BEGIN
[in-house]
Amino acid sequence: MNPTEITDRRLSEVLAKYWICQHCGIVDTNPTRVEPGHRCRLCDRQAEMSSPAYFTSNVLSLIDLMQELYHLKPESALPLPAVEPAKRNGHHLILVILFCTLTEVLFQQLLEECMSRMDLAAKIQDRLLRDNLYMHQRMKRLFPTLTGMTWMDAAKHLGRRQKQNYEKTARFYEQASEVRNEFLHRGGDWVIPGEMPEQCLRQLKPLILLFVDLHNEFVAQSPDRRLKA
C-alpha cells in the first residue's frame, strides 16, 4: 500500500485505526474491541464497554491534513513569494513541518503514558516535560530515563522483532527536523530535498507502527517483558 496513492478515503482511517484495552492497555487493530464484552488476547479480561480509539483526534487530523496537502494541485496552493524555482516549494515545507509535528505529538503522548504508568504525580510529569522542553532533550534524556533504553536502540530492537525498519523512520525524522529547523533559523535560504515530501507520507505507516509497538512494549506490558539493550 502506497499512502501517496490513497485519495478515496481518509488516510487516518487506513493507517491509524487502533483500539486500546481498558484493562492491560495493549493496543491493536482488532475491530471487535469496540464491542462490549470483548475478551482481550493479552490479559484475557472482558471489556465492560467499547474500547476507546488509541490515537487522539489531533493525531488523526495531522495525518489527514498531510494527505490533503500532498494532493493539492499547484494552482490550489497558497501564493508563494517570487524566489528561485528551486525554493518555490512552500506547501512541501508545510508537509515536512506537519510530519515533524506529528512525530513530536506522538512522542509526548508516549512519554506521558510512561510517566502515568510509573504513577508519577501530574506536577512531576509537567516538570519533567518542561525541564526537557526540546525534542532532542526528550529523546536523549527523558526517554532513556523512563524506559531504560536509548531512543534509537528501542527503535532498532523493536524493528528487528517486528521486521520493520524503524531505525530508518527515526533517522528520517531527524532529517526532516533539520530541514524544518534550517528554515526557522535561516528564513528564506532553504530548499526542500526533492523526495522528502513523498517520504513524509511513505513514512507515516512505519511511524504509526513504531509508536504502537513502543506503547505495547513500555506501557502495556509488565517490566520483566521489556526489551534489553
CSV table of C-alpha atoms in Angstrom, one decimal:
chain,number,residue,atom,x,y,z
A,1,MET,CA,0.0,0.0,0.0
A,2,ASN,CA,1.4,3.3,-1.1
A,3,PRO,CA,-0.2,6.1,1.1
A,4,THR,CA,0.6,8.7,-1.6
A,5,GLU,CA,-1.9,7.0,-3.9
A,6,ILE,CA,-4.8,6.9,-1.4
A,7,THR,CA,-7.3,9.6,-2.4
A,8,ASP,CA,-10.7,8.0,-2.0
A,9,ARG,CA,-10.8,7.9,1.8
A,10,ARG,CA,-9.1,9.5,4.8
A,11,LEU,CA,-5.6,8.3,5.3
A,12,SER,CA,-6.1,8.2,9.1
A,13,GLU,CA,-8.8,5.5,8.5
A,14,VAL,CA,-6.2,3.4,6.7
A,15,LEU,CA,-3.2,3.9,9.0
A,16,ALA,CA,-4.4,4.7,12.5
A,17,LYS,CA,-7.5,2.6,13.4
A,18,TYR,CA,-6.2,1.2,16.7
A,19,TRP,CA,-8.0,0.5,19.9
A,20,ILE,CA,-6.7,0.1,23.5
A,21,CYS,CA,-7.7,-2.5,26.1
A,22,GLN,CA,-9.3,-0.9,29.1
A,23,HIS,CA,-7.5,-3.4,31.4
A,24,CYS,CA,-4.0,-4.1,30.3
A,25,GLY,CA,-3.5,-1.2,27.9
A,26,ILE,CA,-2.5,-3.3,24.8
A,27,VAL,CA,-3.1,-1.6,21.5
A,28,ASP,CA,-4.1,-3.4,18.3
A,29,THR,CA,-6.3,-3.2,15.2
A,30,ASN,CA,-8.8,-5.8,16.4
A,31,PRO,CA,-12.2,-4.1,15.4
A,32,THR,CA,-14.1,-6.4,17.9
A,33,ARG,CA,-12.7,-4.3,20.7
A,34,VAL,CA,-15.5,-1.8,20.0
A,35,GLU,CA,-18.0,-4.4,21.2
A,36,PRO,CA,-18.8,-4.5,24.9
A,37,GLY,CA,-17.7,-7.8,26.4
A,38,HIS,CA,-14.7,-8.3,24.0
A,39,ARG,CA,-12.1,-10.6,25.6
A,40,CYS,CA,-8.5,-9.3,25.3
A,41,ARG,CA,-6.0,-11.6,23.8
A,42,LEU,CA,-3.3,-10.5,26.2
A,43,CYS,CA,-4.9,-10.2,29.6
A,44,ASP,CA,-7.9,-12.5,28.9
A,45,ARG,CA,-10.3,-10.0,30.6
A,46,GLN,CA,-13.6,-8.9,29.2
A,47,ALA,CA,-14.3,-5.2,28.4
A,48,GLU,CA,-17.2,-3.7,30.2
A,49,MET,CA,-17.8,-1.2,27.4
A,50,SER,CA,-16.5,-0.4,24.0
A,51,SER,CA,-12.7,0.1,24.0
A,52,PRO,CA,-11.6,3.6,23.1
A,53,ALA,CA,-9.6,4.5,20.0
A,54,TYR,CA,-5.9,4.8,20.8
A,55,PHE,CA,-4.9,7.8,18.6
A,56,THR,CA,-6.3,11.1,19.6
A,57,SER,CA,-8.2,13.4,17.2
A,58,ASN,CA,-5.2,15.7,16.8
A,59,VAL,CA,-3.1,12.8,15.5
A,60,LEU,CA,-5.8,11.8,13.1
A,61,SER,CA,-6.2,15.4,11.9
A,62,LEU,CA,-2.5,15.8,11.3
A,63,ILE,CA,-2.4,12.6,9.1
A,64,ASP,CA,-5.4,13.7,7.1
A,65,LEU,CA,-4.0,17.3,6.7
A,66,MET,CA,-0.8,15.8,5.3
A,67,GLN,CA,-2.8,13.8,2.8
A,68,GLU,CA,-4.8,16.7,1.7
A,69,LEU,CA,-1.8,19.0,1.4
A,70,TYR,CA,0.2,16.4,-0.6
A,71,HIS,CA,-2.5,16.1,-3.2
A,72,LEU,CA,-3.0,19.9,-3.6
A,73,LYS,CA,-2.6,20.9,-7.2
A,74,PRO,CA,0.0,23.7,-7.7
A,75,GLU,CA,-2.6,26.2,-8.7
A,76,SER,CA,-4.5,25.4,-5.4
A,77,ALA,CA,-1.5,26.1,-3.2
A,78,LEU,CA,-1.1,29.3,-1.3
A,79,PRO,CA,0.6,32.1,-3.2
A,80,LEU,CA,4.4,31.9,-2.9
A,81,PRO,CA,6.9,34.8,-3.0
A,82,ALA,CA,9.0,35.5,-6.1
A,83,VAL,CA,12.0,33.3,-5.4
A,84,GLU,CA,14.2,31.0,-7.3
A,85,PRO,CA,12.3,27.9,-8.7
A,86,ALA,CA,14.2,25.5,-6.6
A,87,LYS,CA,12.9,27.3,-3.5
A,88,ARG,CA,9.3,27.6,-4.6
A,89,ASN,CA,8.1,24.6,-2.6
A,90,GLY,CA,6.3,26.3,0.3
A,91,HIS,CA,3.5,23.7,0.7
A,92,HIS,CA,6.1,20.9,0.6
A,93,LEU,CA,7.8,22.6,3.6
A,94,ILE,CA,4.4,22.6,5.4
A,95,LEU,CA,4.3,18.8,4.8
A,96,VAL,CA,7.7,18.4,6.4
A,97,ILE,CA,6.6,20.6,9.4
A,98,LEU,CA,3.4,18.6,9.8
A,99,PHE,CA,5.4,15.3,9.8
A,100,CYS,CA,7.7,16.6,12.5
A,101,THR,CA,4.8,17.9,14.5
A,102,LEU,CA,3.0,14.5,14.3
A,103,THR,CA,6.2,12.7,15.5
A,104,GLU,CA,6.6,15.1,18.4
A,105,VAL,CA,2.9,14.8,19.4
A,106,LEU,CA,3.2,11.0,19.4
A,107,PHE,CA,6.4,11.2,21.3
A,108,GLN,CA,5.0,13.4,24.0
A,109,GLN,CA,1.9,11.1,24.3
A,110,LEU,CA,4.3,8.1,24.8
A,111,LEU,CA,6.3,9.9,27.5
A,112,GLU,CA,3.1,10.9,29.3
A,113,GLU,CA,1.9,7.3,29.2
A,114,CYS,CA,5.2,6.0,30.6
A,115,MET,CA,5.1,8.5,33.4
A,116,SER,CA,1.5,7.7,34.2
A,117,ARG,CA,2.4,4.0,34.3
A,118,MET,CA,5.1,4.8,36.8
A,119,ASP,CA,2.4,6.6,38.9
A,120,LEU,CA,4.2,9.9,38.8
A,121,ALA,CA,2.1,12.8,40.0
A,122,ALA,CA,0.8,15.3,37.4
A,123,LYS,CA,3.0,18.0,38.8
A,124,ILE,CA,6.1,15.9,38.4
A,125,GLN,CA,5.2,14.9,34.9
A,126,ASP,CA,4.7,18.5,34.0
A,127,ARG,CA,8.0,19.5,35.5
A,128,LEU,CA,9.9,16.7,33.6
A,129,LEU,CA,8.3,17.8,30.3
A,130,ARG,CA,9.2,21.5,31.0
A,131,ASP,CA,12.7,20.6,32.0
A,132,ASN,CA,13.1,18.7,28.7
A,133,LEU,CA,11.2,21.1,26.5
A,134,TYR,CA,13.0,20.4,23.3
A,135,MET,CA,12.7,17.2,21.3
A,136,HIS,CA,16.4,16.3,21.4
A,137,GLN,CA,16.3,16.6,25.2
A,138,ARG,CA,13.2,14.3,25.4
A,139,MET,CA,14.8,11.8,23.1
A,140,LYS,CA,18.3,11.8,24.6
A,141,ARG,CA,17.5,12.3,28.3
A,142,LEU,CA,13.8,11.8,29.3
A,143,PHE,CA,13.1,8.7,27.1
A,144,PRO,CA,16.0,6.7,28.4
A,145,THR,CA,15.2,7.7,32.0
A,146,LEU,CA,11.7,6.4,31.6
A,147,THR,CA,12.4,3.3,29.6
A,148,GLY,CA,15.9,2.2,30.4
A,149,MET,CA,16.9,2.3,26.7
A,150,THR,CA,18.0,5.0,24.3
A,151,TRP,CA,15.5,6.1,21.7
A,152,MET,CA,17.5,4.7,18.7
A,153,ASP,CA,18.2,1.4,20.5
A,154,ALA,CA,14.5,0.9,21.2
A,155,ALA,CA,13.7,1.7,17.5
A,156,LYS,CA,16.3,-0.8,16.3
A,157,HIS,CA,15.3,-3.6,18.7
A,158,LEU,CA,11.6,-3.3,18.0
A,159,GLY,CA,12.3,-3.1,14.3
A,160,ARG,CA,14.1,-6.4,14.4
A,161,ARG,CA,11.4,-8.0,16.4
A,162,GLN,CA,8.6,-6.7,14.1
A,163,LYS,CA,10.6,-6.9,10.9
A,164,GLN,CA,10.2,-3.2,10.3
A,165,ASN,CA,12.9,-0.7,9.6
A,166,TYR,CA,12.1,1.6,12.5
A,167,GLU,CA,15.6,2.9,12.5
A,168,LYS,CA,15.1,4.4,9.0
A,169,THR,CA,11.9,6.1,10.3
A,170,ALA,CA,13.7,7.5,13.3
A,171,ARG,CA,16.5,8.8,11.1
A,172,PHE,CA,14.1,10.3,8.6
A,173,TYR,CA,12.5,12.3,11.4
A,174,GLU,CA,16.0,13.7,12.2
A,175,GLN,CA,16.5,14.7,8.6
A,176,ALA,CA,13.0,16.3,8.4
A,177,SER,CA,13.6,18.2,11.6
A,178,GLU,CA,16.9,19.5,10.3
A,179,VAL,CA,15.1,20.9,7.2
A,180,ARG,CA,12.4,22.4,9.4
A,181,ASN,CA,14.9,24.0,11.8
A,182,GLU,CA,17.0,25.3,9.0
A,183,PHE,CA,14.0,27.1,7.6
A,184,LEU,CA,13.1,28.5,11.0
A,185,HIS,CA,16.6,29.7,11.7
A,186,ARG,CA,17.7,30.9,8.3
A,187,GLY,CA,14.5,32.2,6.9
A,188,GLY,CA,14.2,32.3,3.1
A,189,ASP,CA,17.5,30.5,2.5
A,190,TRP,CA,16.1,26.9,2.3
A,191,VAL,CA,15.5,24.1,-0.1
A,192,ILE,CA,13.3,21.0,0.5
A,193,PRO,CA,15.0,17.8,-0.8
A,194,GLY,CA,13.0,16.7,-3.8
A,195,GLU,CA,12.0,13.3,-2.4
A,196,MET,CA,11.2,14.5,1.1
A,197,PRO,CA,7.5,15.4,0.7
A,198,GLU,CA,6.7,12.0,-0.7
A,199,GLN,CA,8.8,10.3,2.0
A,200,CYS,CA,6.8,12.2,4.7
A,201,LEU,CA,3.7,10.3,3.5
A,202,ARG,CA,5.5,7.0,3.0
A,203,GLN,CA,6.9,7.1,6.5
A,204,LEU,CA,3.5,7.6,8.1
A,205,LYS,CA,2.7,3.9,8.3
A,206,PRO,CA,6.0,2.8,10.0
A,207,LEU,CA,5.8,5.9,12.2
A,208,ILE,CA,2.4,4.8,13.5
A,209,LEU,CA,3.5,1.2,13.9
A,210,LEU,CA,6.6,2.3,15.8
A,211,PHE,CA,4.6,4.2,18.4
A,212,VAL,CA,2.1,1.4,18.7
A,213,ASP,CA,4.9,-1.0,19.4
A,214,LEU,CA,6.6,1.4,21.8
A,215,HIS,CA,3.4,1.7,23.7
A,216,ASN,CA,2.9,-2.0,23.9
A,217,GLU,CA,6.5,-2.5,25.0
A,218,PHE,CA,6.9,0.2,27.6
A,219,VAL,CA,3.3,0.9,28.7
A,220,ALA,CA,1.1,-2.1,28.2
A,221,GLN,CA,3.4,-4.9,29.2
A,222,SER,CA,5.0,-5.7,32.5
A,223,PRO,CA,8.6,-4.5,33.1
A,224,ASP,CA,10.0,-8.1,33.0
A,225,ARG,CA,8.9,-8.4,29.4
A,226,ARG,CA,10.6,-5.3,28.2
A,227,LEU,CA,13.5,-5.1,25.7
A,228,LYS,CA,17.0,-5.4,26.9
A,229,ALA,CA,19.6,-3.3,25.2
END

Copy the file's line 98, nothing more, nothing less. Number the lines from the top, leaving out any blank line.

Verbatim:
A,93,LEU,CA,7.8,22.6,3.6